3. A strong statement on gender equality
Speaking of the roles we play as parents, we love the stand taken by key government leaders from the Scandinavian countries, the part of the world whose social programs and vacation-time policies we covet. The ministers responsible for gender equity were gathered at UN Commission on the Status of Women (CSW) in New York recently. They used the opportunity to press for men to play a greater role in advocating for equality between the sexes, including access for both sexes to progressive childcare policies. Iceland’s minister for social affairs and housing Eygló Harðardóttir said, ‘Everybody benefits from a labour market that is not based on gender stereotypes. Everybody benefits from a childcare policy that lets fathers play a role in childrearing.’ Swoon. Now we’re even more in love with all things Nordic.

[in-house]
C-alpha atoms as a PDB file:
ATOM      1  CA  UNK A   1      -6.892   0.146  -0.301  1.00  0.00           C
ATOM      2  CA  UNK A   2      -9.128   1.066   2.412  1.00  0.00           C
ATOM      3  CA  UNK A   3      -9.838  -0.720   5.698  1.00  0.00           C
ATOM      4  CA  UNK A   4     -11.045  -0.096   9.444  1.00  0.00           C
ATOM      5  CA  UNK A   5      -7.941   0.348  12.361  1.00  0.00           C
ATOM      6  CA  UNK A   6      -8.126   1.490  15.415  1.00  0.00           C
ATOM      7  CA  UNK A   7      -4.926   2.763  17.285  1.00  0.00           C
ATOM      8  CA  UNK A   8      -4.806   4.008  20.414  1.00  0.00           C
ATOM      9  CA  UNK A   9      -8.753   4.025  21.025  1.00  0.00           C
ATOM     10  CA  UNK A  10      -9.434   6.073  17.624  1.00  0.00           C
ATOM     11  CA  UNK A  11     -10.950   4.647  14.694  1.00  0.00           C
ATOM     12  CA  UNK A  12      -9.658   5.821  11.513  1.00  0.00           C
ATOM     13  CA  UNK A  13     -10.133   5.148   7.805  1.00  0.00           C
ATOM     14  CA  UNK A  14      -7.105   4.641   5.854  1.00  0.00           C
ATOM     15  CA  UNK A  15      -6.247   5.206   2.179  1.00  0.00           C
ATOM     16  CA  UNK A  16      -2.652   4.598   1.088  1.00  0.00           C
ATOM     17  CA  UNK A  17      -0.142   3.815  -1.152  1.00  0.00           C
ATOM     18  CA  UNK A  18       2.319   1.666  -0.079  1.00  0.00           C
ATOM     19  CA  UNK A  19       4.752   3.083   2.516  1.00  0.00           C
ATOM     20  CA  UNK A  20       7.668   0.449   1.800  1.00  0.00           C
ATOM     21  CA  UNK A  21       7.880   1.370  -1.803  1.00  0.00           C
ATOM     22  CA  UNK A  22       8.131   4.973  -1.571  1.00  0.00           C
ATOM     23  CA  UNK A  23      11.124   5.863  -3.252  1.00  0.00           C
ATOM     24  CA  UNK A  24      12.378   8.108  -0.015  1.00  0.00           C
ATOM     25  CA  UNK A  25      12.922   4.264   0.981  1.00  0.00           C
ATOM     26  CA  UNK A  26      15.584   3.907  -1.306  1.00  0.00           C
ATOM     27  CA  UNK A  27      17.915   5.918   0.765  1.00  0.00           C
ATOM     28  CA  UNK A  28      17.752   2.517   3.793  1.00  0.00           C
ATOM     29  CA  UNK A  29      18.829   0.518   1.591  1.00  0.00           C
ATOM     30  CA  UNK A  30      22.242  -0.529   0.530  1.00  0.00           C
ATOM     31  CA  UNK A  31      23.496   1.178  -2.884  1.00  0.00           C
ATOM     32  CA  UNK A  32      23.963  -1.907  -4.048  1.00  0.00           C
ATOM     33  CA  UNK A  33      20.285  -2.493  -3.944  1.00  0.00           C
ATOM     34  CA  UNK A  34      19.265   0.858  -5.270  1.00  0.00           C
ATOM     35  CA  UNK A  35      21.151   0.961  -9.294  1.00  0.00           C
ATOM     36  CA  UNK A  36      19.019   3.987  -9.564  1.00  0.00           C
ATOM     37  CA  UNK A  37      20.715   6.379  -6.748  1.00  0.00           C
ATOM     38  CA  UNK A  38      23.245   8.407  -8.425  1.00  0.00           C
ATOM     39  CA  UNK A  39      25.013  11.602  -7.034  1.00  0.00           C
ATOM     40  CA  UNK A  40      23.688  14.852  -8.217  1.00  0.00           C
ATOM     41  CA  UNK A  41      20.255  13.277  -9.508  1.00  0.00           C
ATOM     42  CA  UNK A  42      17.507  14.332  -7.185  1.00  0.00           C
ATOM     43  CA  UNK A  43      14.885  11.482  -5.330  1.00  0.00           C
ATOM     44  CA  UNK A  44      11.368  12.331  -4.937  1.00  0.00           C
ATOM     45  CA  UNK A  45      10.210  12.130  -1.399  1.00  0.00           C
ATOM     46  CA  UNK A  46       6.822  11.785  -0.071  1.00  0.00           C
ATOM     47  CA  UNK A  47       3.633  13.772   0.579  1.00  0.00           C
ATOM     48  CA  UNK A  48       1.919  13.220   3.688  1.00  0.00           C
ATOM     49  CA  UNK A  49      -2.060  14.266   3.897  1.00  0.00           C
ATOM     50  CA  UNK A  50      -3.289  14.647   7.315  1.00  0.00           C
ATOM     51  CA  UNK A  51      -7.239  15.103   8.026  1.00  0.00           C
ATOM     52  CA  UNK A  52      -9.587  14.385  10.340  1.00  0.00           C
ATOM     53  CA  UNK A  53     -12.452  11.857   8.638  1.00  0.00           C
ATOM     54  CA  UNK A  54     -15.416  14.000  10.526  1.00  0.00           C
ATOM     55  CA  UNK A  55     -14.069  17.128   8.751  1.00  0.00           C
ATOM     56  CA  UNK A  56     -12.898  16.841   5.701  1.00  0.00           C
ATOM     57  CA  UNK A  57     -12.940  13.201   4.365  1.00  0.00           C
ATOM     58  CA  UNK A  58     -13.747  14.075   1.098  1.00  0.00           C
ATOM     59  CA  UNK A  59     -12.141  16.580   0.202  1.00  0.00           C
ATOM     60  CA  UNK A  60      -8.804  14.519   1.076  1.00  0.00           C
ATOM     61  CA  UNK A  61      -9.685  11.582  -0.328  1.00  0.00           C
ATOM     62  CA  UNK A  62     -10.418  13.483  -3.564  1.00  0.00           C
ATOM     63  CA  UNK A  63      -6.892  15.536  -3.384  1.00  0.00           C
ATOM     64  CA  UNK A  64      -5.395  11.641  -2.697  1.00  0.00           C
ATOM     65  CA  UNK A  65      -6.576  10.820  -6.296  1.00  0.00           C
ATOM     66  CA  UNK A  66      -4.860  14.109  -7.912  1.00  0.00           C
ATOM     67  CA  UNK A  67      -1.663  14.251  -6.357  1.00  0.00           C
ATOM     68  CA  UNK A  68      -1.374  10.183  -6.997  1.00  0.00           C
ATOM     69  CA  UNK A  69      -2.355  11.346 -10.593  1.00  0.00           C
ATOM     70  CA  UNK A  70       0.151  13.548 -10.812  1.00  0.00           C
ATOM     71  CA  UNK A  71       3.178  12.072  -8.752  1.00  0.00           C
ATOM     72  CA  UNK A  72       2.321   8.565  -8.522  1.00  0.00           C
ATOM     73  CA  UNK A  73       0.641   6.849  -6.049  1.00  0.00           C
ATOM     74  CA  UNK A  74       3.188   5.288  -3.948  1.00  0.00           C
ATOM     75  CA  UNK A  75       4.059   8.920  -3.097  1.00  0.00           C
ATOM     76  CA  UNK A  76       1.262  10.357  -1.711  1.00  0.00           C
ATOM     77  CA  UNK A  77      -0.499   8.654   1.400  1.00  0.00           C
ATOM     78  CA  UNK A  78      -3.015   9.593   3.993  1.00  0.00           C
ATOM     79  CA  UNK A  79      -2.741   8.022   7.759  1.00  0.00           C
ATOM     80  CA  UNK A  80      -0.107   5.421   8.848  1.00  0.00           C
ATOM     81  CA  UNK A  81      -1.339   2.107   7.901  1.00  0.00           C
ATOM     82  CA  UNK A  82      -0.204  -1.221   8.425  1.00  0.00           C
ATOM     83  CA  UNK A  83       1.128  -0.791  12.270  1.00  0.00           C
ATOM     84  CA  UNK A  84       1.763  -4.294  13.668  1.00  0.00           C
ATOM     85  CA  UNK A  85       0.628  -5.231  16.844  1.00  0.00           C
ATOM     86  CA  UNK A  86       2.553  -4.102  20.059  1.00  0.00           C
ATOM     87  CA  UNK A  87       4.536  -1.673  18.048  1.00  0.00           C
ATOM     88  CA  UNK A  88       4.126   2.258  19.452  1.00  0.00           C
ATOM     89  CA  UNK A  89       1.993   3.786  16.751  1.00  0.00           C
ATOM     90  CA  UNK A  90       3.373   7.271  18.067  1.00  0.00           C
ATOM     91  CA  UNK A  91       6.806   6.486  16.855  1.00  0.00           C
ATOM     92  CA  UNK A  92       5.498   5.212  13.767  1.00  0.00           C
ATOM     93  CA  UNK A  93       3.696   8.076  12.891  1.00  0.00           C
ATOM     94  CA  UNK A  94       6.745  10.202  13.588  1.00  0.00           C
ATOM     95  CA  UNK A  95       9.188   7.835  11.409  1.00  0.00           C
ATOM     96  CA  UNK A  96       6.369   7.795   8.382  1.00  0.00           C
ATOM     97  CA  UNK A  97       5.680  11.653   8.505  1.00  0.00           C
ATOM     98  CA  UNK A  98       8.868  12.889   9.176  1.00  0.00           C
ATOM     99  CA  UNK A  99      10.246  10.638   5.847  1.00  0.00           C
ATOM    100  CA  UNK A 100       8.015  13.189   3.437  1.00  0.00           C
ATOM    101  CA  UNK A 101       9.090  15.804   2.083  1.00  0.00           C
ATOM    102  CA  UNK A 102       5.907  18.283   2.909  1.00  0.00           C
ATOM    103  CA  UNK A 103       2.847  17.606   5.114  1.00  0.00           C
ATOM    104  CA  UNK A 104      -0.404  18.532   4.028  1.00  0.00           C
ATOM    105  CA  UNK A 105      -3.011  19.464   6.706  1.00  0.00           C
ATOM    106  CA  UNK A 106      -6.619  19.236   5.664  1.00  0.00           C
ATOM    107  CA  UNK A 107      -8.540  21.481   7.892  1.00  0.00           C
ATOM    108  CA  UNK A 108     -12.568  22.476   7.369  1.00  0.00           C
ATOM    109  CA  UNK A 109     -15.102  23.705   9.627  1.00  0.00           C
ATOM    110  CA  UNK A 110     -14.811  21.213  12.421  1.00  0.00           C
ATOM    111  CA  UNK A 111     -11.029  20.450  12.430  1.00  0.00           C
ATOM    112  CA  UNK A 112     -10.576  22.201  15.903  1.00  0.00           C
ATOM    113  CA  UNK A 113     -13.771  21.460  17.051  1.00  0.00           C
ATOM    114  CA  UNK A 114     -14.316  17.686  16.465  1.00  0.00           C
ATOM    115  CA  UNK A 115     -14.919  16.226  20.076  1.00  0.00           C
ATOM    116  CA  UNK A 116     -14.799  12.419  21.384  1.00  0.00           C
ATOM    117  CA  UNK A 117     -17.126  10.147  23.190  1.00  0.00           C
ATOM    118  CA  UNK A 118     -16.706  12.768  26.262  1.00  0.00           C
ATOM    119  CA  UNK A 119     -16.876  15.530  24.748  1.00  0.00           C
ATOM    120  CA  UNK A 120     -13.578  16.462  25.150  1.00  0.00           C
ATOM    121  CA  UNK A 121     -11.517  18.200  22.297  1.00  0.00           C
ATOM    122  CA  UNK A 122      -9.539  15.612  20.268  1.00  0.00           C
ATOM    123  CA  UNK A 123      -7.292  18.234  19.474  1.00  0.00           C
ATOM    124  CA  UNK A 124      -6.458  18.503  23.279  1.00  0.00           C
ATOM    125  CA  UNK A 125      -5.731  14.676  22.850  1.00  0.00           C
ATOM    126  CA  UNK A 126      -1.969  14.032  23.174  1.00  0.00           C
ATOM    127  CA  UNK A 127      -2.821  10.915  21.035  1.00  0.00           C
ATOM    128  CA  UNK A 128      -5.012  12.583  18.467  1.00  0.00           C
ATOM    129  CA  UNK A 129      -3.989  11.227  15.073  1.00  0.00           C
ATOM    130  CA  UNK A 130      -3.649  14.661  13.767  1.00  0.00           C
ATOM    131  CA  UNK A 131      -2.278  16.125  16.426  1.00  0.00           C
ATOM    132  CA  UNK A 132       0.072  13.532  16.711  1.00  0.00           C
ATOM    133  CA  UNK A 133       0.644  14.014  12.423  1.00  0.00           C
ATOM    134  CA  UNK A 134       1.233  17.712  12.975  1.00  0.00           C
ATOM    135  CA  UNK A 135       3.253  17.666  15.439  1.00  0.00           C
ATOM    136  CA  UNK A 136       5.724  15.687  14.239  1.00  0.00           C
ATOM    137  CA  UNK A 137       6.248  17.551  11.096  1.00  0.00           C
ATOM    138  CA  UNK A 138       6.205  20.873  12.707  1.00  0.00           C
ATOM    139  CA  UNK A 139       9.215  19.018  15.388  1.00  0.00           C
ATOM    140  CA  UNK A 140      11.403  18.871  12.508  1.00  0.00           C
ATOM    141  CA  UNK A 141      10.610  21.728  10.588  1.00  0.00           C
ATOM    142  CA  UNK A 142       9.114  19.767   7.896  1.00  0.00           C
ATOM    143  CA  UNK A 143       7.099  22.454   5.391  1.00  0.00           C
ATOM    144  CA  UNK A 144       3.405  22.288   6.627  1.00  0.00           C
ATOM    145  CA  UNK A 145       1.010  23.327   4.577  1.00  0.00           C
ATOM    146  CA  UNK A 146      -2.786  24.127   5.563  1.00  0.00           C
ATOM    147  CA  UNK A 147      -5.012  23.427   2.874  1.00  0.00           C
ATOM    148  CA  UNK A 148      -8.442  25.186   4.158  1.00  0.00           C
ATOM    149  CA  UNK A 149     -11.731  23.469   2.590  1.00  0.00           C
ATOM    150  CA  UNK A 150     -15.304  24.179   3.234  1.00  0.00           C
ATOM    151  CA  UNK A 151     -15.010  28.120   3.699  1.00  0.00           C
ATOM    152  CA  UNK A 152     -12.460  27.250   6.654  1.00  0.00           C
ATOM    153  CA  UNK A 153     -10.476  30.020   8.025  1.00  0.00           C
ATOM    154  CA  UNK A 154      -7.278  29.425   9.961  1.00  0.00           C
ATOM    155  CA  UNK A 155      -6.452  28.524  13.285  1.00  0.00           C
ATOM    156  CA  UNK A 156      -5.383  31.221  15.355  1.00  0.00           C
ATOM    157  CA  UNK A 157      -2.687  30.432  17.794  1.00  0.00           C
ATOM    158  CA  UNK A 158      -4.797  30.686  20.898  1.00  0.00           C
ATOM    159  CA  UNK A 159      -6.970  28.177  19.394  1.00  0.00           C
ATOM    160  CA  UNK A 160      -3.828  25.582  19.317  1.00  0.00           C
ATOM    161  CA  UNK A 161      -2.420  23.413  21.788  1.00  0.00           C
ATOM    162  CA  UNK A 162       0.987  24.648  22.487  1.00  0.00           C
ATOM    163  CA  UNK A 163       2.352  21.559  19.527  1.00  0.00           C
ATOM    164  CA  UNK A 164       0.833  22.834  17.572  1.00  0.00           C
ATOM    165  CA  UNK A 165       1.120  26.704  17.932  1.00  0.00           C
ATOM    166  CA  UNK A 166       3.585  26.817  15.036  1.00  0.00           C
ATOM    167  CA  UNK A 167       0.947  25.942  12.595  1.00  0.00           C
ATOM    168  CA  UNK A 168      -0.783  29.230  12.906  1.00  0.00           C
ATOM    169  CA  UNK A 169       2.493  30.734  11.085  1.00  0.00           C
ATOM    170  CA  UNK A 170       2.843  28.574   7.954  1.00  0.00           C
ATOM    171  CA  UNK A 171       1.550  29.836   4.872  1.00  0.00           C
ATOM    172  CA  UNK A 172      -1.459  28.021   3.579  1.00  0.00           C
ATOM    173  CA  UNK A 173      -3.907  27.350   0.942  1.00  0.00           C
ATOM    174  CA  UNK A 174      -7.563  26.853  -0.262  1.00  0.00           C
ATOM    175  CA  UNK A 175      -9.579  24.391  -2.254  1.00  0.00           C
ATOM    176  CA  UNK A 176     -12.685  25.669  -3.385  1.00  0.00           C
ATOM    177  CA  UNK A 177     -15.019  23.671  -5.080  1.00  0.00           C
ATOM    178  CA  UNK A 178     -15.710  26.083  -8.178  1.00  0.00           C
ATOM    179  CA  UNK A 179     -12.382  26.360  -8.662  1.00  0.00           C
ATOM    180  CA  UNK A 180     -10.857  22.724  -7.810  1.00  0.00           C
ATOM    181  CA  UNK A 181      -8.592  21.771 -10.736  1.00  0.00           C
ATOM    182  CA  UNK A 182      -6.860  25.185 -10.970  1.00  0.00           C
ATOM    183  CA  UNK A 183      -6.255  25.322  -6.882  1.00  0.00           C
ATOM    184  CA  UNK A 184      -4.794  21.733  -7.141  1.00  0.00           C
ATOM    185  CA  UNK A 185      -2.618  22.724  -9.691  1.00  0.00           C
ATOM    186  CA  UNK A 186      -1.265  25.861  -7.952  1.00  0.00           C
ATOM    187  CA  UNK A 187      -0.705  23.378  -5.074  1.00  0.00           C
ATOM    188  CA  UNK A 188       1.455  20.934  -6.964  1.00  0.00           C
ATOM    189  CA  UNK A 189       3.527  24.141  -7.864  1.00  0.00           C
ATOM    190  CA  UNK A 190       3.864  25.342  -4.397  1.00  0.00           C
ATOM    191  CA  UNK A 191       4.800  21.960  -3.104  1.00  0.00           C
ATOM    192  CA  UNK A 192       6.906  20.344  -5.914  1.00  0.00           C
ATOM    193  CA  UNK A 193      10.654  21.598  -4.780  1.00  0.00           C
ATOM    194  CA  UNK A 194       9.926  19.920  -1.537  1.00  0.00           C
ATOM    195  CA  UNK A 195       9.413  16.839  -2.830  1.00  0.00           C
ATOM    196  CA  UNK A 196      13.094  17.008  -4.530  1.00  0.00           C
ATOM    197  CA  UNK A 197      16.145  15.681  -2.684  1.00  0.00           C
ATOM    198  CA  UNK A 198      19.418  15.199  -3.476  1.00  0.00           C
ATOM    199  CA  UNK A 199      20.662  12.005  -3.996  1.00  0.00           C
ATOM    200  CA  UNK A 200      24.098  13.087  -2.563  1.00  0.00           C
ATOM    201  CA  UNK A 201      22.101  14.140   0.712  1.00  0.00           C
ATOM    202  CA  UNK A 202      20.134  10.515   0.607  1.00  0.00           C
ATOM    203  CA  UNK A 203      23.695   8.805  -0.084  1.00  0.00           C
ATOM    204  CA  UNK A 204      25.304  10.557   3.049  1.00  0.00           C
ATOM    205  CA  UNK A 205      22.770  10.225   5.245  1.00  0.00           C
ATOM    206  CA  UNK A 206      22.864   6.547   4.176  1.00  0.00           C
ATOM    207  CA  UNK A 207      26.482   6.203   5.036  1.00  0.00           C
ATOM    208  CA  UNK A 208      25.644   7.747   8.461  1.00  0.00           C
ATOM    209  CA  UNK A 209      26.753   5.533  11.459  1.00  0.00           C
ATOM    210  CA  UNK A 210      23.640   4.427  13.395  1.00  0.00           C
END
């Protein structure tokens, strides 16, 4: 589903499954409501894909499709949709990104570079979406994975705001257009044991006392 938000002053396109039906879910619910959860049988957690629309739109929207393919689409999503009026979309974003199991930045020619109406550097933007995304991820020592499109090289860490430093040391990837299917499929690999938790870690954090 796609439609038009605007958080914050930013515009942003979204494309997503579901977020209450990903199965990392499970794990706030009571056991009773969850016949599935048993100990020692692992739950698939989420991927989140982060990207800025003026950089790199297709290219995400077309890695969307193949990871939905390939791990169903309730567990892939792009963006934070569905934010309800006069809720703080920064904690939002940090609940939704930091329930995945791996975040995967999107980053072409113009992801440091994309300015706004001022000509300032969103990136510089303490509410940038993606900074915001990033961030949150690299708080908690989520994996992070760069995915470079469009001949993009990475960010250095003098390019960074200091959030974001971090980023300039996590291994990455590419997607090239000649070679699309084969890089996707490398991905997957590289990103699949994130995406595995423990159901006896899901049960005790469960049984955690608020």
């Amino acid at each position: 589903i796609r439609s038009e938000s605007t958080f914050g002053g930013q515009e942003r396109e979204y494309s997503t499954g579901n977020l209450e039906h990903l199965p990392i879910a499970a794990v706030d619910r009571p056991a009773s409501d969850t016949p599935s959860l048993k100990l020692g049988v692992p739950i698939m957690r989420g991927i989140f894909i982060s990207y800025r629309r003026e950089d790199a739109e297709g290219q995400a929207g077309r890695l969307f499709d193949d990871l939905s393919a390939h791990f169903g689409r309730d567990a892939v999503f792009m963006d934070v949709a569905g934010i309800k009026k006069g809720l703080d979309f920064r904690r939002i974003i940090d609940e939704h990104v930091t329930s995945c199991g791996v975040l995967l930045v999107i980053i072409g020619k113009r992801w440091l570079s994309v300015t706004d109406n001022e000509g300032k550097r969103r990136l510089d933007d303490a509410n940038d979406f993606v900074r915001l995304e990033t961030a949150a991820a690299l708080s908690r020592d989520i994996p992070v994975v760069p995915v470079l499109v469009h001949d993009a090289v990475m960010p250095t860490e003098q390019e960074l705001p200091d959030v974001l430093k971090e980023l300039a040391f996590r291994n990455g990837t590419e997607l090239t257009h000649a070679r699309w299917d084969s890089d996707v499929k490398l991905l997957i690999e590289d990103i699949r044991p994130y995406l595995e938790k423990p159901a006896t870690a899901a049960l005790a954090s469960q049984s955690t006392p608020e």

kids with grit

4. Parenting buzzword: Grit
Move over self-esteem. It’s the era of resilience, and now, grit. Actually, as a quality that we want to cultivate in our children, grit is pretty much the same thing as resilience. But having this word in mind is a good way of reminding ourselves not to sweep every challenge out of our kid’s way. In an article in the Washington Post, grit is defined as ‘passion and perseverance in pursuit of long-term goals.’ Caroline Adams Miller, a speaker and expert in positive psychology, told the Post that ‘More than anything, [grit] predicts who gets to the finish line of hard goals in life.’ 


kids and apps

5. Google’s new rating systems for app downloads